Good morning, California.
“I hear it everywhere I go. The party needs new blood, new ideas and new energy.”— East Bay Democratic Congressman Eric Swalwell, telling The San Francisco Chronicle’s Phil Matier and Andy Ross that he’s thinking about running for president.
They write that Swalwell has been on national television 233 times this year. But who’s counting?
Can cities block pot deliveries?
Cities are protesting cannabis delivery services.
City officials and cops are protesting a proposed rule that would permit deliveries of marijuana to any city in the state, including those that have sought to ban commercial cannabis sales.
Jog my memory: Backers of Proposition 64, the 2016 initiative that legalized recreational weed sales, maintained that local officials would be able to ban the product from within their borders. Local control was among the selling points.
Shortly after its passage, delivery companies began lobbying for the authority to provide doorstep service. A 68,000-plus word bill pushed through as part of the 2017 budget last June included a sentence:
“A local jurisdiction shall not prevent transportation of cannabis or cannabis products on public roads by a licensee transporting cannabis or cannabis products.”
The state’s new Bureau of Cannabis Control included that language in a proposed rule last month. The League of California Cities blasted the proposal in a press call on Monday.
Covina Mayor Walt Allen said his City Council voted 5-0 against allowing dispensaries or delivery services: “This is going to open a Pandora’s Box. … We just want to be able to utilize our own local control.”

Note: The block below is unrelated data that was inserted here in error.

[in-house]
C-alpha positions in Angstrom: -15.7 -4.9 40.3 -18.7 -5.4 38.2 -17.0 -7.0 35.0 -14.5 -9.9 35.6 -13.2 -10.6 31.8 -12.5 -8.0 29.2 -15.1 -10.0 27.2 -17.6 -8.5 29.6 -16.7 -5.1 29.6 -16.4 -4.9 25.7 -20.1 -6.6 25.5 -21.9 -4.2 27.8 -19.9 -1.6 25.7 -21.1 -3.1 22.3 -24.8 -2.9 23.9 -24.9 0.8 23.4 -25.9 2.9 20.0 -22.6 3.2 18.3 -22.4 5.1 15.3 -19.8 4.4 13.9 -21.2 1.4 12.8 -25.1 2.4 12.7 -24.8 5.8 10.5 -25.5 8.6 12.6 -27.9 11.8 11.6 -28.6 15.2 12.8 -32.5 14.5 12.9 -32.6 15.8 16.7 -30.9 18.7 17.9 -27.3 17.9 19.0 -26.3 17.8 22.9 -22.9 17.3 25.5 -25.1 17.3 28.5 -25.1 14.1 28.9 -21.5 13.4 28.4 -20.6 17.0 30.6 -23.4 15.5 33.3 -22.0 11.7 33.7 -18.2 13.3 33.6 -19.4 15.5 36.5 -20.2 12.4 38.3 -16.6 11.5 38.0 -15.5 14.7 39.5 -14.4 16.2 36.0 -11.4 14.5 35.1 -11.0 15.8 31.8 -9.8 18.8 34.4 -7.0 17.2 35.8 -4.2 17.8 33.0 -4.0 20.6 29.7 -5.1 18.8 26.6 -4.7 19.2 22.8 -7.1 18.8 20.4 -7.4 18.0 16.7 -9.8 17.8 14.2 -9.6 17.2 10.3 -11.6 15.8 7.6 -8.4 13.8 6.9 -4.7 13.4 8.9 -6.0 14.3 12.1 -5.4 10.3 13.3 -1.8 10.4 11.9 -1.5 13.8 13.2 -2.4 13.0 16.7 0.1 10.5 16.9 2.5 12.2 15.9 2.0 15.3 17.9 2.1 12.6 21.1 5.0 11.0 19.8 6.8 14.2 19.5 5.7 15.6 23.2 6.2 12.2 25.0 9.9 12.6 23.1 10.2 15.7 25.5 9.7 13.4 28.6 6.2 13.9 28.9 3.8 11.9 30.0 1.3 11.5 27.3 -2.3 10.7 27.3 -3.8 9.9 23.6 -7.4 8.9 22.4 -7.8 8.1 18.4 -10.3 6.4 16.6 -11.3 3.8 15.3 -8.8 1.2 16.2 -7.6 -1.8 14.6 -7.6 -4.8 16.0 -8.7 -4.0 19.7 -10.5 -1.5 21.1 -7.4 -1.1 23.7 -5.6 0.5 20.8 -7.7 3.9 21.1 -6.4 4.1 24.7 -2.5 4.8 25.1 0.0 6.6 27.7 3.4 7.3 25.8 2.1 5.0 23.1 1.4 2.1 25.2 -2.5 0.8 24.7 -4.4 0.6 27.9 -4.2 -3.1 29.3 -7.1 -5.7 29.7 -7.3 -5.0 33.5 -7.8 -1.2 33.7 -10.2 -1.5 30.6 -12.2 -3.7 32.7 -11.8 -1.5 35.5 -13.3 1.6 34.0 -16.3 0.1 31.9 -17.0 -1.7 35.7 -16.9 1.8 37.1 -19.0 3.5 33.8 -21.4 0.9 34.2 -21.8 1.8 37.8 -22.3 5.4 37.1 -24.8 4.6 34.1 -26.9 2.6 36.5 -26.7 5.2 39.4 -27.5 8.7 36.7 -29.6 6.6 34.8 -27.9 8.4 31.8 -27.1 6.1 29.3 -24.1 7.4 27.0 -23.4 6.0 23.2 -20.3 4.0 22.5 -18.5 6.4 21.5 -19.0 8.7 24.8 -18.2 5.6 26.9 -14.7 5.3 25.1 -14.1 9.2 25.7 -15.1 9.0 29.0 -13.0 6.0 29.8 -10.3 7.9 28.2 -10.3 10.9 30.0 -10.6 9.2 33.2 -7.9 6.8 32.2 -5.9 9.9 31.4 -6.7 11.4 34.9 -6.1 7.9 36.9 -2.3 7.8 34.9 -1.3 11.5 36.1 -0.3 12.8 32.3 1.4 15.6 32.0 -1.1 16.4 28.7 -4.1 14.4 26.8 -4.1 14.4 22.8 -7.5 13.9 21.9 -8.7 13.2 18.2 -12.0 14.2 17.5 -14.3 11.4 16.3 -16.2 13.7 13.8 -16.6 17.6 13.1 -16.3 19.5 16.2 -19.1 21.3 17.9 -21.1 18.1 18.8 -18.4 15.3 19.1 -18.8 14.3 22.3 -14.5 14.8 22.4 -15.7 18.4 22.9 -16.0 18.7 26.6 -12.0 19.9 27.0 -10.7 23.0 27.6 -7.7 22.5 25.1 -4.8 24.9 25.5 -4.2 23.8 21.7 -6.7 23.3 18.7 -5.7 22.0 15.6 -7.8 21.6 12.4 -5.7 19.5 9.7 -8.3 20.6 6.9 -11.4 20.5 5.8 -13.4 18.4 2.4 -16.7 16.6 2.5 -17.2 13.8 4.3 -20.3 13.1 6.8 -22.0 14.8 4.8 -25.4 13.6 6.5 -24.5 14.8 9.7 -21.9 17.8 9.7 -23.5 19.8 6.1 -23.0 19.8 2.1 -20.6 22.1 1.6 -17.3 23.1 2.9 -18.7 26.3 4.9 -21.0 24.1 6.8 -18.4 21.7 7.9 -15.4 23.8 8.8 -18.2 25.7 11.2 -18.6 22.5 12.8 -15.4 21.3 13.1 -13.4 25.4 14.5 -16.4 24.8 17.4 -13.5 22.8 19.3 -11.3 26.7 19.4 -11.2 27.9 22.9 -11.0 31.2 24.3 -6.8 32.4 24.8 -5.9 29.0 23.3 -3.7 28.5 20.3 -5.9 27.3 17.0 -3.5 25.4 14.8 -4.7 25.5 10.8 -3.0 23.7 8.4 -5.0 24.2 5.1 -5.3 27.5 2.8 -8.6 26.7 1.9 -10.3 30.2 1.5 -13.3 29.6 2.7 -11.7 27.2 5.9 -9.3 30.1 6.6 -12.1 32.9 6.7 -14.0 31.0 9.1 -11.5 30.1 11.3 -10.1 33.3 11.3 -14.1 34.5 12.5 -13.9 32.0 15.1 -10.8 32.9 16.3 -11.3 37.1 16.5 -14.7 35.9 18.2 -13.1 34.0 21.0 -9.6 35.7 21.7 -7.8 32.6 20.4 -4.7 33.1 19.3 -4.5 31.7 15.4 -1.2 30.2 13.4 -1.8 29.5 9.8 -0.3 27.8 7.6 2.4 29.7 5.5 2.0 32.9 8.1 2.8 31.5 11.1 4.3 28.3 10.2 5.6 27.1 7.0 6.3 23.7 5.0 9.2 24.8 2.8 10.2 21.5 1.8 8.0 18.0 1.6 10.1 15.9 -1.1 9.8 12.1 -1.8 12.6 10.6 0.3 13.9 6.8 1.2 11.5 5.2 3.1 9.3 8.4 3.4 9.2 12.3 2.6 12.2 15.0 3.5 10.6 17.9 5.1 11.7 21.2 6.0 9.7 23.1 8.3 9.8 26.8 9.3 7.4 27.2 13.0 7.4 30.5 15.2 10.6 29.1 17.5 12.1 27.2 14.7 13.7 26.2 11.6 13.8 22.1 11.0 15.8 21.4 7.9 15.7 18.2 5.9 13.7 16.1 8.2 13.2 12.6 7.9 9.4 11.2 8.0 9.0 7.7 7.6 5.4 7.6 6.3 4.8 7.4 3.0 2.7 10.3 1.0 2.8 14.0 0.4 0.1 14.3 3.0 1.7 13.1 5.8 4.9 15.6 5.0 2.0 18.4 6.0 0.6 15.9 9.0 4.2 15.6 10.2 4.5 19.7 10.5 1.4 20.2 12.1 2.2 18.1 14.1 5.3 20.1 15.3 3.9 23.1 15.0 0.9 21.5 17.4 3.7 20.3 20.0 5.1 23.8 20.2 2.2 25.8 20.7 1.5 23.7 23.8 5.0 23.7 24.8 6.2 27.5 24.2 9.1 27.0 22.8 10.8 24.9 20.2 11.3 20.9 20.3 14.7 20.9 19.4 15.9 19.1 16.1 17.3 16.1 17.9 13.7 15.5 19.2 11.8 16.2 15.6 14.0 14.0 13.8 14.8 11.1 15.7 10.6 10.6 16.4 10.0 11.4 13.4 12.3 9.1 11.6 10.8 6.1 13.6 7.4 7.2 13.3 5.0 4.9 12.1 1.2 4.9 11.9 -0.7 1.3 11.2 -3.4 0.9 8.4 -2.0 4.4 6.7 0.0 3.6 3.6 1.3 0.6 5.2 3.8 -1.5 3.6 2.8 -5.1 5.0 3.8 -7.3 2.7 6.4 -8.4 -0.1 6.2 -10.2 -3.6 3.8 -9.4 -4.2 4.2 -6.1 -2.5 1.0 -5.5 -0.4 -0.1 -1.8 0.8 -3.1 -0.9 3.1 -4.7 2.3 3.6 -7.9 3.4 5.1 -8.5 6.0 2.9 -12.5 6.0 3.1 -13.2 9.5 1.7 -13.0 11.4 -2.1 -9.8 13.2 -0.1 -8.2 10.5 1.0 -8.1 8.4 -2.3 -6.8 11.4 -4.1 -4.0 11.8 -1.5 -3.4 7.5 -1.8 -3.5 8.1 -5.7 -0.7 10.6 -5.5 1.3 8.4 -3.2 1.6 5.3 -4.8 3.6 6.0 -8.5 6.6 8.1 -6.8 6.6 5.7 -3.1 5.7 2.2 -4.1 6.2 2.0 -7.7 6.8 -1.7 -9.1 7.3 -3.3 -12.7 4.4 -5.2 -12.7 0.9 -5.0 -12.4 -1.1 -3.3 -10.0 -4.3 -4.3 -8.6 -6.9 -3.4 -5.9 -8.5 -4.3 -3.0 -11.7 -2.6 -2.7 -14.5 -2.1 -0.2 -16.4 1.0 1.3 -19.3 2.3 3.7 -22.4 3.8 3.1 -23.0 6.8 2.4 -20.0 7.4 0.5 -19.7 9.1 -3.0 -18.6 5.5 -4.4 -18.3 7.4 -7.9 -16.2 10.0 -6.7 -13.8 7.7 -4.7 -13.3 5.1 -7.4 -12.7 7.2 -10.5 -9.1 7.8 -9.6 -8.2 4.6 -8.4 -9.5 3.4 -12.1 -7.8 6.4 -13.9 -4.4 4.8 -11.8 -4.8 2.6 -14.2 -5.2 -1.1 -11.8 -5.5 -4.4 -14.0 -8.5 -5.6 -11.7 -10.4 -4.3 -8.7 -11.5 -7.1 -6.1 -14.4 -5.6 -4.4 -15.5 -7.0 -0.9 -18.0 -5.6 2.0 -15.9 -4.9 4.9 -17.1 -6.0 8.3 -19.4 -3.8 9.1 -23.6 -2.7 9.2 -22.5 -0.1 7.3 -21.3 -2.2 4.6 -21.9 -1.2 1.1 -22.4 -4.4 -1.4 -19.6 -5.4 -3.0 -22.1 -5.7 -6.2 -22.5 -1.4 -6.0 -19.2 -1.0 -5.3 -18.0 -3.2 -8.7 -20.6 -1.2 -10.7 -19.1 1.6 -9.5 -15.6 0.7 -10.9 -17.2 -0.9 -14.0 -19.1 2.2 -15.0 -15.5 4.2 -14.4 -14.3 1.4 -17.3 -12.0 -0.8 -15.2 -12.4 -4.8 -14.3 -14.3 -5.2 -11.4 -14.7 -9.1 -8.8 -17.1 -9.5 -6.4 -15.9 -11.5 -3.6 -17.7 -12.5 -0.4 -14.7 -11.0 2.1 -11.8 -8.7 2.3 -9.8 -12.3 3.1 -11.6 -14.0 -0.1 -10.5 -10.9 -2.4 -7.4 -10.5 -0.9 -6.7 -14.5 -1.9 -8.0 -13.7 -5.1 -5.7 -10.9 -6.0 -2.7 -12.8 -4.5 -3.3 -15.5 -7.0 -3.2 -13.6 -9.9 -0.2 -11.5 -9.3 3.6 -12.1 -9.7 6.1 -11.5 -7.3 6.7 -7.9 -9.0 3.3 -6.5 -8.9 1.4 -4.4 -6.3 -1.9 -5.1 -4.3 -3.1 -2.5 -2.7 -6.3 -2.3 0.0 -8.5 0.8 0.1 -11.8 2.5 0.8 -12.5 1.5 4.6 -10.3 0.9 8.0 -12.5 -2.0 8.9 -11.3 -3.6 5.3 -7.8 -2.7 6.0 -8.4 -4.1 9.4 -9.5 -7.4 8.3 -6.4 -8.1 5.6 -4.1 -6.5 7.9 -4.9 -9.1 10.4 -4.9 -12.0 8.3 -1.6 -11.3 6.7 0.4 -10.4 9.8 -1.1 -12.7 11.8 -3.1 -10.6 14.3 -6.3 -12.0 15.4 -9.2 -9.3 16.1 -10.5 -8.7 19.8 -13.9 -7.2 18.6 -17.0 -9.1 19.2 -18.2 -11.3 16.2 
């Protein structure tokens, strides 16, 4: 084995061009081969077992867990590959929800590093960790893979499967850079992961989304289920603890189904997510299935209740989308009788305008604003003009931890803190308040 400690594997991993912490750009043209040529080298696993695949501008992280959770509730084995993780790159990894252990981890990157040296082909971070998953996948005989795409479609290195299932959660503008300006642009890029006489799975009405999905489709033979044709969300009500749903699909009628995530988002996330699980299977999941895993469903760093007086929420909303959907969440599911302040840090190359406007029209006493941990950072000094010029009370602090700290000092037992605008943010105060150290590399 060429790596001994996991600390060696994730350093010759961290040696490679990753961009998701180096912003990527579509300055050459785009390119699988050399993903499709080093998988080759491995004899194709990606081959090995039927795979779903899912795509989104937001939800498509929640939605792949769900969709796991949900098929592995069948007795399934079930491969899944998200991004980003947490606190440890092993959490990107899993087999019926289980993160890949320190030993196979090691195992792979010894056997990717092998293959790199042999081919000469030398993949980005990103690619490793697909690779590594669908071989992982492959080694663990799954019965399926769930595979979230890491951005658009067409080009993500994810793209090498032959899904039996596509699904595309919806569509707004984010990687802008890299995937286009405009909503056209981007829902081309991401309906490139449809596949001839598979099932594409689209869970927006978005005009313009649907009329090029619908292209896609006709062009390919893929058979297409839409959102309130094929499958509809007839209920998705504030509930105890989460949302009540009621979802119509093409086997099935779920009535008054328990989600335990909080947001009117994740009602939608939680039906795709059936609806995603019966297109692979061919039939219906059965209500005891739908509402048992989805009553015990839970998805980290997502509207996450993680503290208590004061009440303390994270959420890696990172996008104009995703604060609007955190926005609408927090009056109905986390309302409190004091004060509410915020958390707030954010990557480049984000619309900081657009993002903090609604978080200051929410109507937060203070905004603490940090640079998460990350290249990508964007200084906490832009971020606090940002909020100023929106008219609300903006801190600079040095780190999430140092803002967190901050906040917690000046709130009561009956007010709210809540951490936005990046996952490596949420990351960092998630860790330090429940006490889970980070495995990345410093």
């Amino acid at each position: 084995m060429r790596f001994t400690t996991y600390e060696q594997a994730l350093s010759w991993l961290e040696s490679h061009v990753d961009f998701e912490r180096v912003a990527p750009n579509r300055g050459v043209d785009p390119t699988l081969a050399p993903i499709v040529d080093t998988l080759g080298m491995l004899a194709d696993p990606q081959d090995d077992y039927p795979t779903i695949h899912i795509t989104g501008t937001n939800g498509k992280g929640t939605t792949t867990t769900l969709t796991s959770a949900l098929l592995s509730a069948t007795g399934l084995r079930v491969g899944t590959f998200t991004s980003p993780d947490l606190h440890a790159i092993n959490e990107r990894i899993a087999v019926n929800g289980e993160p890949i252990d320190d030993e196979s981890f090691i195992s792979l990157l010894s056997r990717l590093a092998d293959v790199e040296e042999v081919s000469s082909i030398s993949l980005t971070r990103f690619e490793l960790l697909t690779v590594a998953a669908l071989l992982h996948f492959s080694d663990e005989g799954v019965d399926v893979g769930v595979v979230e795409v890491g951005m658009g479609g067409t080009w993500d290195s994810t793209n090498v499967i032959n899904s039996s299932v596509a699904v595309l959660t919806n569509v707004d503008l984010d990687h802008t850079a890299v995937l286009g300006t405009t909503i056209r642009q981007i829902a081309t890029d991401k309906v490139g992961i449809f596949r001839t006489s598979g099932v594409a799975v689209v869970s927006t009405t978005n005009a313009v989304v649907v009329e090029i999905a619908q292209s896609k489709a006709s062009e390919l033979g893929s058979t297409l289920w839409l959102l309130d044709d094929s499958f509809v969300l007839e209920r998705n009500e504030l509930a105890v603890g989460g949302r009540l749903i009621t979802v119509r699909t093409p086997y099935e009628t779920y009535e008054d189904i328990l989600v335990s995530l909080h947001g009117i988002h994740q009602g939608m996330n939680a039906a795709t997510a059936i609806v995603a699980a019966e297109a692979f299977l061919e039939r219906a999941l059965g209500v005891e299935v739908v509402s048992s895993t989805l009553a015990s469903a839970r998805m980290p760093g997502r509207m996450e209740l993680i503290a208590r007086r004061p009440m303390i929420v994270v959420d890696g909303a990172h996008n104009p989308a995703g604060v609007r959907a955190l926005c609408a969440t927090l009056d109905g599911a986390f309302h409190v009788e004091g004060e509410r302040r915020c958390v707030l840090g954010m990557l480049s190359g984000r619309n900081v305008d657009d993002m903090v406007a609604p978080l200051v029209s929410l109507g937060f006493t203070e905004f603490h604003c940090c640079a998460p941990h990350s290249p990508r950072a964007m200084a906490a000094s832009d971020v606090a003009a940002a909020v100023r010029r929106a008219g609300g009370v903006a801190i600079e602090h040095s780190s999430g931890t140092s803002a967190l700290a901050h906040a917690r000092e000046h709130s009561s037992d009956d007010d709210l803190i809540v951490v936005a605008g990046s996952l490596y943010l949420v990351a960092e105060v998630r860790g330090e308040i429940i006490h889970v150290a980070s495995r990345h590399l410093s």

The bureau is seeking comments on the rule at a public hearing today at 10 a.m. in downtown Los Angeles. The comment period on the proposed rule ends in two weeks.
Money matters: Eaze Solutions, probably the biggest player in delivery services, has spent $241,000 on lobbying the Legislature and regulators since 2017 when recreational marijuana became legal.
Supreme Court: Yes, interest rates can be too high
A payday lender.
The California Supreme Court stepped in Monday where the Legislature hesitates to tread, ruling that high-interest loans aimed poor people could be illegal if the rates are “unconscionable.”
Remind me: The Legislature caps interest rates on loans of $2,499 or less. But as has happened in past years, lenders’ lobbying this year killed five bills to curb high-interest loans on sums of $2,500 or more, CALmatters’ Antoinette Siu recently reported.
In oral argument before the Supreme Court in June, the attorney who represented the lender, CashCall, said state law permitted lenders to charge whatever the market would bear, the LA Times noted.
Justice Mariano-Florentino Cuéllar begged to differ, writing in a unanimous decision: “Can the interest rate on consumer loans of $2,500 or more render the loans unconscionable? … The answer is yes.”
Courts would have difficulty pinpointing the precise point at which an interest becomes unconscionable, Cuéllar said.
“But that is no reason to ignore … that courts have a responsibility to guard against consumer loan provisions with unduly oppressive terms.”